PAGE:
Again, the goal is try to get to realistic lighting and lighting situation that affect how the scene looks. The atmosphere that was shot in 'Toy Story' versus the atmosphere that were shot in 'Blade Runner' are two totally different atmosphere conditions. In here, Atmosphere adds on to all these Sky settings and goes hand in hand by simulating the haze and the pollution that's in the atmosphere. This covers how fast light is scattered based on what's happening in the atmosphere. So let's go ahead and set his back to mixing.

Set it to about noon, by rotating the Sun Lamp. So now, if we set like say the Extinction factor, to something really little. Now, the light isn't getting from the sun to the ground. So there is a lot of pollution or scattering in the upper atmosphere. If the light doesn't travel as far through the atmosphere, and so it's cut off or faces extinction faster, based on this setting. So in this video we saw how to use the Sun Lamp, to give a rough approximation to the different atmospheric conditions, you would want to simulate in your CG scene.

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This video is part of

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Blender Essential Training

131 video lessons · 24947 viewers

Roger Wickes
Author

 
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  1. 12m 5s
    1. Welcome
      1m 16s
    2. Using the exercise files
      58s
    3. Using Blender's full capabilities
      4m 16s
    4. Getting and installing Blender
      3m 8s
    5. Mouse and keyboard differences on the Mac
      2m 27s
  2. 1h 6m
    1. Blender oddities
      7m 38s
    2. Introducing the User Interface, Console, and Render windows
      3m 8s
    3. Configuring the desktop for an efficient workflow
      6m 27s
    4. Using the mouse and tablet on a PC or a Mac
      5m 7s
    5. Acquiring keyboard skills
      7m 38s
    6. Window panes and types
      7m 53s
    7. Exploring the default scene
      5m 53s
    8. Setting themes, UI colors, and user preferences
      4m 0s
    9. Understanding how to safeguard your data with autosave and backups
      6m 52s
    10. Appending and linking assets
      7m 27s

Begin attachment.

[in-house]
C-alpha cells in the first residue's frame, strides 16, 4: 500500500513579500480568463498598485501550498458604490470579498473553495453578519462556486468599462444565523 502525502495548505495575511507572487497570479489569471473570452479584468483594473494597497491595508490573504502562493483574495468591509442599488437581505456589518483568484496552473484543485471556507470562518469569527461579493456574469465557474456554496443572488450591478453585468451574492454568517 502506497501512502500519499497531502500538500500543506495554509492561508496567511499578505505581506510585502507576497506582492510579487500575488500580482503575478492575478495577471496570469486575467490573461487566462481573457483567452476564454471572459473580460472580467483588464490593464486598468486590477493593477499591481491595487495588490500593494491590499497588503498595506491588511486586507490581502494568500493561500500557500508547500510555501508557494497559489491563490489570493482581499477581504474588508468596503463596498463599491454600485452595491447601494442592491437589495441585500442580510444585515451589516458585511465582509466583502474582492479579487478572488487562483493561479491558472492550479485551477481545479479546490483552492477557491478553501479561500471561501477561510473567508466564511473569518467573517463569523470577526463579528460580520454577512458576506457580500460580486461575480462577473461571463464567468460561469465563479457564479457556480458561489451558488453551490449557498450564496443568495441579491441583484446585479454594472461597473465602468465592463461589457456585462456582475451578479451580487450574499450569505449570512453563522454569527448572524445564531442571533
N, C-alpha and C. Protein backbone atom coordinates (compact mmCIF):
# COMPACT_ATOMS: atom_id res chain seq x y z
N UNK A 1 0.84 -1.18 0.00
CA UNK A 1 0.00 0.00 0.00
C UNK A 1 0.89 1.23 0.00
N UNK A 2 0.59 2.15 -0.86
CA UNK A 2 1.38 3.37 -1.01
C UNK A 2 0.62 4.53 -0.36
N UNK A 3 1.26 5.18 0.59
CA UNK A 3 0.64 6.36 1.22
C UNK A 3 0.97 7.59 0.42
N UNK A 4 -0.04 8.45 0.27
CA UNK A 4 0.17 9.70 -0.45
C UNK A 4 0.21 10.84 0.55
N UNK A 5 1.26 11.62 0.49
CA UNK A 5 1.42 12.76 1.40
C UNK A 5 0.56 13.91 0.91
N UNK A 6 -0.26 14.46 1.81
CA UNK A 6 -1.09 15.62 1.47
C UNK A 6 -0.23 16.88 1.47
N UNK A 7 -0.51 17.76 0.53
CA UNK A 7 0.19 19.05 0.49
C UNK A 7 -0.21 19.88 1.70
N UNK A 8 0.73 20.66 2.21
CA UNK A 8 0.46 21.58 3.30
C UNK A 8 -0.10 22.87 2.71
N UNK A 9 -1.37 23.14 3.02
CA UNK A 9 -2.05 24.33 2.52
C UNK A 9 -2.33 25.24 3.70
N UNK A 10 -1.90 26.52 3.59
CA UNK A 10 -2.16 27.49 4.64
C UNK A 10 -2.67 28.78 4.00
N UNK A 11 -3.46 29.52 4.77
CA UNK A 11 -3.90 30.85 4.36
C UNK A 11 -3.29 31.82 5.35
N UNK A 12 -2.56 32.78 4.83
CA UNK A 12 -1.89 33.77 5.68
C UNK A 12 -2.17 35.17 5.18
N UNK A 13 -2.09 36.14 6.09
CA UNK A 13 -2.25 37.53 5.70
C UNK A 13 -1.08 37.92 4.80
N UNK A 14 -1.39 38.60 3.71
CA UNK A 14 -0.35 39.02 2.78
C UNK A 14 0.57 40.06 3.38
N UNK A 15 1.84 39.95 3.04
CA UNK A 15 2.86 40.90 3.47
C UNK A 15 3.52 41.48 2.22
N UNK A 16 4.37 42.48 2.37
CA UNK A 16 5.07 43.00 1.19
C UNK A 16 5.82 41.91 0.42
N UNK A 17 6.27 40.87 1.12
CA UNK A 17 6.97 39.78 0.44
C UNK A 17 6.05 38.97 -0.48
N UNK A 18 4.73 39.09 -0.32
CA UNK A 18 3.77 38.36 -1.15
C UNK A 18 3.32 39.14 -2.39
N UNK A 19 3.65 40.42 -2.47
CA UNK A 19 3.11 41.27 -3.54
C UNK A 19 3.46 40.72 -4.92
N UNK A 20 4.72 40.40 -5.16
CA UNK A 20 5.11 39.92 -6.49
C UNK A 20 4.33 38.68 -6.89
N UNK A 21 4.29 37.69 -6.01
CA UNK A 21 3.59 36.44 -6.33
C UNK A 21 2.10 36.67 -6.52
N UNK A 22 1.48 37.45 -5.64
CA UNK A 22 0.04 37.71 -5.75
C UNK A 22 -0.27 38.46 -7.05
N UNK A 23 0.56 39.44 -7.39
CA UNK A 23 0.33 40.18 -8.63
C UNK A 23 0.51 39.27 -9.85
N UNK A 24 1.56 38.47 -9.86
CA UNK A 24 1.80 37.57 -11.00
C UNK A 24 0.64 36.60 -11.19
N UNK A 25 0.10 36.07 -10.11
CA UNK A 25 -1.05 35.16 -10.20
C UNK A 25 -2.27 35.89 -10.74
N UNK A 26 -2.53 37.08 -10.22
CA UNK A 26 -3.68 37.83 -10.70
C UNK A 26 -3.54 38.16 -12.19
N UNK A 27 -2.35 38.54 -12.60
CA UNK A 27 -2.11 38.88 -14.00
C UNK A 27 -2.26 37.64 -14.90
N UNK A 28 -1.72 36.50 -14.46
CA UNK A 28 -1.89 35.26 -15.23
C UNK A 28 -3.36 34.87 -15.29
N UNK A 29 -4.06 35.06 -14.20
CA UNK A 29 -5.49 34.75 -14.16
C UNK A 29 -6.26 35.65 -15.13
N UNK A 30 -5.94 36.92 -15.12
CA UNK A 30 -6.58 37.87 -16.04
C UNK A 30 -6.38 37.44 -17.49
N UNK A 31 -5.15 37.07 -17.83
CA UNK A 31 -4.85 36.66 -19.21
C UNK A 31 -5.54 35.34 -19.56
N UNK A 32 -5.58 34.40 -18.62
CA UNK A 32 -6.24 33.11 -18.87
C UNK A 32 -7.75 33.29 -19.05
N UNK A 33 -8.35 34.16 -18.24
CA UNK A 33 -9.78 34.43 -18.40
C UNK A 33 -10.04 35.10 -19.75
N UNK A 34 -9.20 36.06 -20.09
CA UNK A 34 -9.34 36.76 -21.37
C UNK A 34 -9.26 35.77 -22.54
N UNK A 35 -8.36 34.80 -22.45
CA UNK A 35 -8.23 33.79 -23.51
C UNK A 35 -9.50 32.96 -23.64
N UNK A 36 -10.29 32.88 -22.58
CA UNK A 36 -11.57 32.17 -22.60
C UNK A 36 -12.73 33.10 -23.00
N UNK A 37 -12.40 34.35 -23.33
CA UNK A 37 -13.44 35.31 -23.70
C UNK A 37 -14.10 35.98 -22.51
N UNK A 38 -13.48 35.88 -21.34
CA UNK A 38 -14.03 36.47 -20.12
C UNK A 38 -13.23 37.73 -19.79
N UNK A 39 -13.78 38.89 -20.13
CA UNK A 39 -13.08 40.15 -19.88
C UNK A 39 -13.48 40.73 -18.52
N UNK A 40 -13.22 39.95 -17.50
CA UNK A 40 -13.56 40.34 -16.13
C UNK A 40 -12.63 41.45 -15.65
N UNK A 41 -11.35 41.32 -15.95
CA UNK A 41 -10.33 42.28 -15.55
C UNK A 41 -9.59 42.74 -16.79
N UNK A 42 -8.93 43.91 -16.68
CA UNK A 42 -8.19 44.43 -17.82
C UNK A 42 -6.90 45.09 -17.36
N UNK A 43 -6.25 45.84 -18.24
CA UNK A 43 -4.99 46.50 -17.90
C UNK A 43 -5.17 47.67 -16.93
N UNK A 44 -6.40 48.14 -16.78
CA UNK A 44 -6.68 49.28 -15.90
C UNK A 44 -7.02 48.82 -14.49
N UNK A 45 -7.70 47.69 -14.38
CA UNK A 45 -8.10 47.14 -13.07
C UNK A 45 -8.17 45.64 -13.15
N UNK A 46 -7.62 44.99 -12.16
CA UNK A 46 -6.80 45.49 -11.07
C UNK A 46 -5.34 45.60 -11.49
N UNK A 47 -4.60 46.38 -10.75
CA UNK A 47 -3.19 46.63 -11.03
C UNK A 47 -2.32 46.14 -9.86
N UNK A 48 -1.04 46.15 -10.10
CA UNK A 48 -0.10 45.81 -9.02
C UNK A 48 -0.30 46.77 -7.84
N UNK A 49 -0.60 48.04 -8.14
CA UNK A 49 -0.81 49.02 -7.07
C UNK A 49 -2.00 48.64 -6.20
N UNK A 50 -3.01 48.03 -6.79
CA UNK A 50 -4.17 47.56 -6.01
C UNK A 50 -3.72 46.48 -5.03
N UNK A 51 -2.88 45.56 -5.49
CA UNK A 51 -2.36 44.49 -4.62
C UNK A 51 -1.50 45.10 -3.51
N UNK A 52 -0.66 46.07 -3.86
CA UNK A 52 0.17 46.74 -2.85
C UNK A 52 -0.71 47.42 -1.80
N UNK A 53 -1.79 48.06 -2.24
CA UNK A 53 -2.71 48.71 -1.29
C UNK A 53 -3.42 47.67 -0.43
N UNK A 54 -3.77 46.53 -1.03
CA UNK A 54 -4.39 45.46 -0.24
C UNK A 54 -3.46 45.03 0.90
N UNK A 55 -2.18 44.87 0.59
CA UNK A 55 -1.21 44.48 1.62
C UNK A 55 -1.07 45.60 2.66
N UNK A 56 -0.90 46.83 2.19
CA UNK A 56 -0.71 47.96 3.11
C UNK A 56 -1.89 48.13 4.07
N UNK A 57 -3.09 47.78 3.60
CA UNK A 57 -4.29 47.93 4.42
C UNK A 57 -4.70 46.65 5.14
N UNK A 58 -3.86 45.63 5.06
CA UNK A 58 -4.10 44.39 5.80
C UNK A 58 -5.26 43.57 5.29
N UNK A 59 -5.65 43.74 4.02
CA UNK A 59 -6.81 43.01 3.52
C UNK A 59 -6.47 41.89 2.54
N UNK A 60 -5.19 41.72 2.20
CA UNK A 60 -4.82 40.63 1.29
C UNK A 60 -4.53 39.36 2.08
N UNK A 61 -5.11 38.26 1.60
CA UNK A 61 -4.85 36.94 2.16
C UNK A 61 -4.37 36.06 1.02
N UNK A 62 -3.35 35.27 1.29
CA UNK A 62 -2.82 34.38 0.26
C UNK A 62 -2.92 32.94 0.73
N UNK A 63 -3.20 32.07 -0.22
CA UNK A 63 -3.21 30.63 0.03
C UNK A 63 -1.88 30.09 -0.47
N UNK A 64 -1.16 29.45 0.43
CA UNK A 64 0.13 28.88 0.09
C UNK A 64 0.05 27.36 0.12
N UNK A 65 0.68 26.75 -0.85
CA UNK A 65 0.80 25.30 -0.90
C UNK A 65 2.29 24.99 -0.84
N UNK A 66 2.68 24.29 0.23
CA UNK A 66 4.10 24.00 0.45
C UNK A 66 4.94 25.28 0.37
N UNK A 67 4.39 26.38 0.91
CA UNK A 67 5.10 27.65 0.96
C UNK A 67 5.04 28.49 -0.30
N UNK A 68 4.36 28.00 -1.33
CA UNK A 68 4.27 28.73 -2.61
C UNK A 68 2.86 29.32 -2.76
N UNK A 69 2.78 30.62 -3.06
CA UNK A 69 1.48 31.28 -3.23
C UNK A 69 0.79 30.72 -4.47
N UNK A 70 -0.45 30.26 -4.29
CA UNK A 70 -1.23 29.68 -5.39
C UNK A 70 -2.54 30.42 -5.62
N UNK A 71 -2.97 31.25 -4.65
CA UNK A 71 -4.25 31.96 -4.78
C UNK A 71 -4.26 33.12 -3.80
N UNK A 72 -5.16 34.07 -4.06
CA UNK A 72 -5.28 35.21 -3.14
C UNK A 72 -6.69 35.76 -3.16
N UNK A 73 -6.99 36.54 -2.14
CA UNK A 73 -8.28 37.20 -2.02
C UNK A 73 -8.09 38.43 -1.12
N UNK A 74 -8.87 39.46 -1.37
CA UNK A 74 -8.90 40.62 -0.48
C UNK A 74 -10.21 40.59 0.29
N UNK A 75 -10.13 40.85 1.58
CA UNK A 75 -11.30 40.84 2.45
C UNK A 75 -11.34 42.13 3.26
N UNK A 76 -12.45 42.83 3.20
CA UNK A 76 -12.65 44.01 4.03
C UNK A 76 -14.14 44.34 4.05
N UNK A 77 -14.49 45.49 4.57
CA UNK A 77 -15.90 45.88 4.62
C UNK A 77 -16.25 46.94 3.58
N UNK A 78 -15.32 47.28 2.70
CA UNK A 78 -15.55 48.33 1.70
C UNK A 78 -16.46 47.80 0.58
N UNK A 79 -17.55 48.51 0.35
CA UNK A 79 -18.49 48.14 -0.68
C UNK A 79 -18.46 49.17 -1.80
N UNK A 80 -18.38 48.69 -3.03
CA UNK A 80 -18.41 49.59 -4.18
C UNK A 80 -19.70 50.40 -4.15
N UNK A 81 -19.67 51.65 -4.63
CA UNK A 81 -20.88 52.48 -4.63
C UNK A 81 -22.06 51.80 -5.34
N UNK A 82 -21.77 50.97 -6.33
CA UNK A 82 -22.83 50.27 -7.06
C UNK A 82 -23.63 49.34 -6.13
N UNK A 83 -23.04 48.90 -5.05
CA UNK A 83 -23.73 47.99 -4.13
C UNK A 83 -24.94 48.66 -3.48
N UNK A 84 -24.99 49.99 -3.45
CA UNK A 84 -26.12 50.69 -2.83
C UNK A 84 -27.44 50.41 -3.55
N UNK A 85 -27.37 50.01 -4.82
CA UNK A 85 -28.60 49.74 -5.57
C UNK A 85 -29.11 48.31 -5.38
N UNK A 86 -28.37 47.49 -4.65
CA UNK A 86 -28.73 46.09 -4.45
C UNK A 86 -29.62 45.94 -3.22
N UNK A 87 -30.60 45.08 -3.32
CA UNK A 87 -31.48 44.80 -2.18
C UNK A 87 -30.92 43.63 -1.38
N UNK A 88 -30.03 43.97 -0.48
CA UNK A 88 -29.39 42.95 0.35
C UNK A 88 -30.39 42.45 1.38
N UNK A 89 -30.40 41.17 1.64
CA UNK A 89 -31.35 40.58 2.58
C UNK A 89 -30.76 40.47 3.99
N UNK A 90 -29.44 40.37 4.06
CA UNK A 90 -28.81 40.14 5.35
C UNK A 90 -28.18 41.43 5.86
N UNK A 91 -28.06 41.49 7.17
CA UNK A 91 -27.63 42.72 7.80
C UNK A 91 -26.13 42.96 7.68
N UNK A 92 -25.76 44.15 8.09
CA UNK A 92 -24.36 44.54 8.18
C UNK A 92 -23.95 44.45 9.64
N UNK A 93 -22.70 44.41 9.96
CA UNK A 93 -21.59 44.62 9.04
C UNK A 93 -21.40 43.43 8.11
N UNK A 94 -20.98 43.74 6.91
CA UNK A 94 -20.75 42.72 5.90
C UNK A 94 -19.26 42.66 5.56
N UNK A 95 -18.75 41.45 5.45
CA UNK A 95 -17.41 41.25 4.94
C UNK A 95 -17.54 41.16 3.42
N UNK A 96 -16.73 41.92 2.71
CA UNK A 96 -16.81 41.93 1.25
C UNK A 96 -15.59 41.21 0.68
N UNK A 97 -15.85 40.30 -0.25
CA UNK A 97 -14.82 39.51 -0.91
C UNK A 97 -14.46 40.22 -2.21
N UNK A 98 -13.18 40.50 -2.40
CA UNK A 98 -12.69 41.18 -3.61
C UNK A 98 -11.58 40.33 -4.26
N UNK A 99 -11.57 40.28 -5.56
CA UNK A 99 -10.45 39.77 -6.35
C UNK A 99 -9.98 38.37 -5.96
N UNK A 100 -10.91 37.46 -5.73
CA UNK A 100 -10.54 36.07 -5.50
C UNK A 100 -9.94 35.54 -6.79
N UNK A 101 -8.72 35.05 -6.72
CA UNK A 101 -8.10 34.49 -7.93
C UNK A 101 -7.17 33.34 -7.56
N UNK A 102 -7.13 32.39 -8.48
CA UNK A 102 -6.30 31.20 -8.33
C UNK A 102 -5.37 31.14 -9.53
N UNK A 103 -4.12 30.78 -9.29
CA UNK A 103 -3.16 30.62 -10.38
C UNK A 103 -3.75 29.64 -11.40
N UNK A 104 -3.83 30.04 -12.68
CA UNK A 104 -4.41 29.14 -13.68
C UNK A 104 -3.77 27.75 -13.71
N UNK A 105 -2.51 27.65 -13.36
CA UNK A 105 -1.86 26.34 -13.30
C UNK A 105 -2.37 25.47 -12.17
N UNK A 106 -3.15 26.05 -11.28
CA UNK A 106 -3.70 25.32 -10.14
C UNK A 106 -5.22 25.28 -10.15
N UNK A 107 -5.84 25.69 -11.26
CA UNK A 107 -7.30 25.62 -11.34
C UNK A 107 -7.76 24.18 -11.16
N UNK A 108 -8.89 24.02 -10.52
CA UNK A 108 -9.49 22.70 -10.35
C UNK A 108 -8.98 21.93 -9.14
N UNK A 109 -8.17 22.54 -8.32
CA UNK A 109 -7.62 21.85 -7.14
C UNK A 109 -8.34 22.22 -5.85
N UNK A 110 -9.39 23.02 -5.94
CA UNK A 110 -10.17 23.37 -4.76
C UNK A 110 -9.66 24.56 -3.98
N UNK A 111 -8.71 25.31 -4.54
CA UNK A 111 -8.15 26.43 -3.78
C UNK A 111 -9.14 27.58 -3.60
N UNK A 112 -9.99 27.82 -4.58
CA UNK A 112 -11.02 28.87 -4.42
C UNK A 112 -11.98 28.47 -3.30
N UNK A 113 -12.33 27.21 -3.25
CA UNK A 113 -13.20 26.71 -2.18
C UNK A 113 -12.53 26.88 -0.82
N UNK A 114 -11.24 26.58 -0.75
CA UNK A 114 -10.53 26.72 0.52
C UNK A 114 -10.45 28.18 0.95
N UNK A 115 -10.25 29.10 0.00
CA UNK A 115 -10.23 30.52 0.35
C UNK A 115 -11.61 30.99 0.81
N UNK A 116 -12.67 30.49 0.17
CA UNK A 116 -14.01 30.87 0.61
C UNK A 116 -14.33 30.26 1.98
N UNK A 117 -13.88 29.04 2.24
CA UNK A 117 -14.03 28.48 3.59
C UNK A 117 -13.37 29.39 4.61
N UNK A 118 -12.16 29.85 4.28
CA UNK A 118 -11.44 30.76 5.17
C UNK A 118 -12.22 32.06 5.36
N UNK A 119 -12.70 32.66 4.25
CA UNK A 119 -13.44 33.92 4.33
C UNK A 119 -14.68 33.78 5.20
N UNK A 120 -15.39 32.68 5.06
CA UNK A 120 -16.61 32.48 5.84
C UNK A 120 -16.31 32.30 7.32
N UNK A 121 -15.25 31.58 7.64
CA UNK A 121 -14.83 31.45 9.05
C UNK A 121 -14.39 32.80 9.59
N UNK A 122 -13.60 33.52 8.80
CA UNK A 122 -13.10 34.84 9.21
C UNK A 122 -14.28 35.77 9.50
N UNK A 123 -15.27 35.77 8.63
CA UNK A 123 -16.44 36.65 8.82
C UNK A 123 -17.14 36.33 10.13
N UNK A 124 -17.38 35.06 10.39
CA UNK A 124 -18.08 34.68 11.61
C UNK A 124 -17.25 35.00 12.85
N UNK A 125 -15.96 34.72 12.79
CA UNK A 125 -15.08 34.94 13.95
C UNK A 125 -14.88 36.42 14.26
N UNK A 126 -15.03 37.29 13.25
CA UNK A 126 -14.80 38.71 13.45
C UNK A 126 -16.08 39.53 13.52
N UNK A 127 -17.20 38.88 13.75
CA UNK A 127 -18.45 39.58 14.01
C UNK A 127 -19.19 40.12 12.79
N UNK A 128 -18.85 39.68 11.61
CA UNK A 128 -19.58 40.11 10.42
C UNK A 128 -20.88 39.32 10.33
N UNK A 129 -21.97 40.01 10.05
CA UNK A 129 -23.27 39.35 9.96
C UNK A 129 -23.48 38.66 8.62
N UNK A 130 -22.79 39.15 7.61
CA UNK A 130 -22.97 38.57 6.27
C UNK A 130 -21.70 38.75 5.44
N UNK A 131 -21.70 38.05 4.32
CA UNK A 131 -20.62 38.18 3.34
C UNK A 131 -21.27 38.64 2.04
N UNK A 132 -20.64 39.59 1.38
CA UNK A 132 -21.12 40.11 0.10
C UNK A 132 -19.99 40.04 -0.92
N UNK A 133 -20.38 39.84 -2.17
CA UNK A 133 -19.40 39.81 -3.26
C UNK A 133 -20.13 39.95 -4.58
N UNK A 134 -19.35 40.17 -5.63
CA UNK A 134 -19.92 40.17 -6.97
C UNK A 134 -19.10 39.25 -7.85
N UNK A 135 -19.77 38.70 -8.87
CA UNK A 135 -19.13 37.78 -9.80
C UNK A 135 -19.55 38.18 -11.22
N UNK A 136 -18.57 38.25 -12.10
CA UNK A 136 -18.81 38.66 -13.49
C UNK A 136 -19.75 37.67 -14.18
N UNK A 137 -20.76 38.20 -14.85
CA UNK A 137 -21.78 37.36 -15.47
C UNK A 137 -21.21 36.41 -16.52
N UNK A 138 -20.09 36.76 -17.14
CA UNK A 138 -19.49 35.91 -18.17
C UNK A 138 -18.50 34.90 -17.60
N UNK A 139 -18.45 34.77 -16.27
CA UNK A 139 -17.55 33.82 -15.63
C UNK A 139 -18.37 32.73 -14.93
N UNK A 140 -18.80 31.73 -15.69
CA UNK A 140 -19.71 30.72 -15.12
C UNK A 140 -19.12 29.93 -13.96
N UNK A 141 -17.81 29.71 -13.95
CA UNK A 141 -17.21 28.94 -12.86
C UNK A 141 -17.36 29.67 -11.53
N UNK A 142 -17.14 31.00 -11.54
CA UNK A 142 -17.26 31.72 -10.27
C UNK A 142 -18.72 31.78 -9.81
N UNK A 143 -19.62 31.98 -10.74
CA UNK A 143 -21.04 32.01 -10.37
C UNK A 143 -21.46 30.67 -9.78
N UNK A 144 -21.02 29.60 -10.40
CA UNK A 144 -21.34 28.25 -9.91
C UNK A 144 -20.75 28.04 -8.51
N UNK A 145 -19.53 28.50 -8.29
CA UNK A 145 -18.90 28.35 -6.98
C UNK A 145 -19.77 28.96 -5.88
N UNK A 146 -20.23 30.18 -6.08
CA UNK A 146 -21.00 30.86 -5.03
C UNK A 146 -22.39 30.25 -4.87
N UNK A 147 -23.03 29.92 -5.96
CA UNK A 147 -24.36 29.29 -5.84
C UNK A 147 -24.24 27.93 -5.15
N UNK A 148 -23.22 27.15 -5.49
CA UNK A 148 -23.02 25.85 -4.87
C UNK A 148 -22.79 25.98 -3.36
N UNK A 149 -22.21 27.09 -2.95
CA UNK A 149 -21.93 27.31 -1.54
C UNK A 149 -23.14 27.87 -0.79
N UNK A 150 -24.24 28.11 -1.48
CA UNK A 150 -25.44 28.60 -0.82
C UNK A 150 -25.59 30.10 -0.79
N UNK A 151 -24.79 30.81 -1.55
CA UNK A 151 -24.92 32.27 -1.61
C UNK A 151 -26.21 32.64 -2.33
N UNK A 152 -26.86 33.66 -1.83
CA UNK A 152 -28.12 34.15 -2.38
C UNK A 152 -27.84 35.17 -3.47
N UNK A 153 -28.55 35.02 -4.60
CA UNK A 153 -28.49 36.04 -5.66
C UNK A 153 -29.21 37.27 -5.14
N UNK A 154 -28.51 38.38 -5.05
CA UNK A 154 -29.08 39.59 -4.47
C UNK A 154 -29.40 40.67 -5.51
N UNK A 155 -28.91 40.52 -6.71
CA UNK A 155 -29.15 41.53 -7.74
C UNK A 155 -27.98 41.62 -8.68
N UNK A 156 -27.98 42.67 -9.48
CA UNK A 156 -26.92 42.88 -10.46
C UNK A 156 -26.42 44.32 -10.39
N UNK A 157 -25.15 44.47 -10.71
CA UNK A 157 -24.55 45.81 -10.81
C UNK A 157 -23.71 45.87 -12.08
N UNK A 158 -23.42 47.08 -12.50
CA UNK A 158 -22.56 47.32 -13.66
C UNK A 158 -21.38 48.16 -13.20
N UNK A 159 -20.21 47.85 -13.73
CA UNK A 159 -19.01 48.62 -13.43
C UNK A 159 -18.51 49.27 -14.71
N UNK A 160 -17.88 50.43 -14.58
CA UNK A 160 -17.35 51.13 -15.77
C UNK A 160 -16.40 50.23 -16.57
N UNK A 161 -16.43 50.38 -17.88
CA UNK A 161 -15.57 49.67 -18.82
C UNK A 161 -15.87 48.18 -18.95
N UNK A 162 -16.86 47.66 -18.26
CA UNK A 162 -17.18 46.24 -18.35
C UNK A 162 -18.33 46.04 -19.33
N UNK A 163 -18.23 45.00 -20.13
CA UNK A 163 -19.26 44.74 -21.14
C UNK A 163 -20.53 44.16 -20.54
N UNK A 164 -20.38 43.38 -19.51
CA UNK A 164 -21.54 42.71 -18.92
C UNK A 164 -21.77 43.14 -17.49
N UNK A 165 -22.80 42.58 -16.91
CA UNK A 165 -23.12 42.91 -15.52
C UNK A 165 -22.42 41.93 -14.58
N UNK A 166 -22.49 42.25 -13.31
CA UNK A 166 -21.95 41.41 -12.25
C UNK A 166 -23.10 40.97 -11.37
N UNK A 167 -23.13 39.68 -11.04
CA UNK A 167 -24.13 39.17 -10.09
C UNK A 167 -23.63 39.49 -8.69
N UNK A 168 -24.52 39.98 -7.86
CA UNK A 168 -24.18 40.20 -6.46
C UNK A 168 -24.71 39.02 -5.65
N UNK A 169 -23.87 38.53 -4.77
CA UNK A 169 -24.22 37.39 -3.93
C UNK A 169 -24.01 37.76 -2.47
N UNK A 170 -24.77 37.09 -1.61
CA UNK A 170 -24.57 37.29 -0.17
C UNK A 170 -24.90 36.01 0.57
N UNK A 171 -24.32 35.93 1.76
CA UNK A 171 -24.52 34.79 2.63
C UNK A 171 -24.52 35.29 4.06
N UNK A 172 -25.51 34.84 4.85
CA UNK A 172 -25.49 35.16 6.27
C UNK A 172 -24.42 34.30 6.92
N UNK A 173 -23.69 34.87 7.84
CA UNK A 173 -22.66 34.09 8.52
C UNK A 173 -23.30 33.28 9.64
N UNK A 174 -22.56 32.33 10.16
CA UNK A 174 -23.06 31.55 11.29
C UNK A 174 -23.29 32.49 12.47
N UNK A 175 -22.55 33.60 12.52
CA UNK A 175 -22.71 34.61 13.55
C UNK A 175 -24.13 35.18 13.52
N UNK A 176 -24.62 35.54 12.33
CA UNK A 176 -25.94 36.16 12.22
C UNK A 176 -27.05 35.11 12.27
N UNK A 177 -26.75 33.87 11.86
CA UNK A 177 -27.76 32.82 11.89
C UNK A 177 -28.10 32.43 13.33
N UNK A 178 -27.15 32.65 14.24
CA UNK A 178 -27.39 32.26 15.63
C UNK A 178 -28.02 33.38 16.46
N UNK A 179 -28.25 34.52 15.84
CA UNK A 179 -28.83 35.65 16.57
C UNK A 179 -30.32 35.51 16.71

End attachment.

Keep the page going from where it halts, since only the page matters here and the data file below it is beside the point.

11. Using the open-source movies and assets
      4m 18s
  3. 2h 7m
    1. Working with objects in 3D space
      6m 24s
    2. Navigating 3D views
      4m 23s
    3. Understanding Blender modes
      1m 51s
    4. Understanding meshes
      2m 8s
    5. Editing a mesh
      3m 28s
    6. Using the Mirror modifier
      2m 55s
    7. Working with Vertex groups
      2m 35s
    8. Using Bézier curves
      3m 52s
    9. Working with text objects
      5m 23s
    10. Using reference images
      3m 38s
    11. Modeling boots by extruding circles and joining meshes
      8m 59s
    12. Applying the Mirror modifier to duplicate the boot and rotate
      1m 58s
    13. Modeling a helmet with NURBS and the Boolean modifier
      7m 14s
    14. Modeling a belt and pants by making a compound object from multiple primitive objects
      3m 51s
    15. Modeling legs by using edge loops and the Knife tool
      6m 9s
    16. Modeling a chest and arms using edge loops
      5m 30s
    17. Stitching the shoulders and neck
      5m 13s
    18. Modeling hands with the Proportional Editing tool
      9m 4s
    19. Linking vertices to create knuckle joints
      4m 7s
    20. Reinforcing modeling basics to create the face, eyes, nose, and ears
      13m 6s
    21. Appending and linking assets
      3m 54s
    22. Sculpting basics
      3m 3s
    23. Using the Subsurf modifier to smooth
      2m 34s
    24. Parenting
      2m 7s
    25. Working with groups
      2m 1s
    26. Understanding the endless possibilities for editing mesh with modifiers
      2m 37s
    27. Duplicating objects using the Array modifier
      1m 54s
    28. Modeling a set
      7m 52s
  4. 39m 41s
    1. Lighting overview
      4m 25s
    2. Using the Omni lamp
      4m 50s
    3. Working with the Area lamp
      2m 57s
    4. Using the Spot lamp
      4m 9s
    5. Using the Sun, Sky, and Atmosphere lamps
      4m 51s
    6. Using the Hemisphere lamp
      2m 3s
    7. Working with Ambient and Radiosity lighting
      7m 34s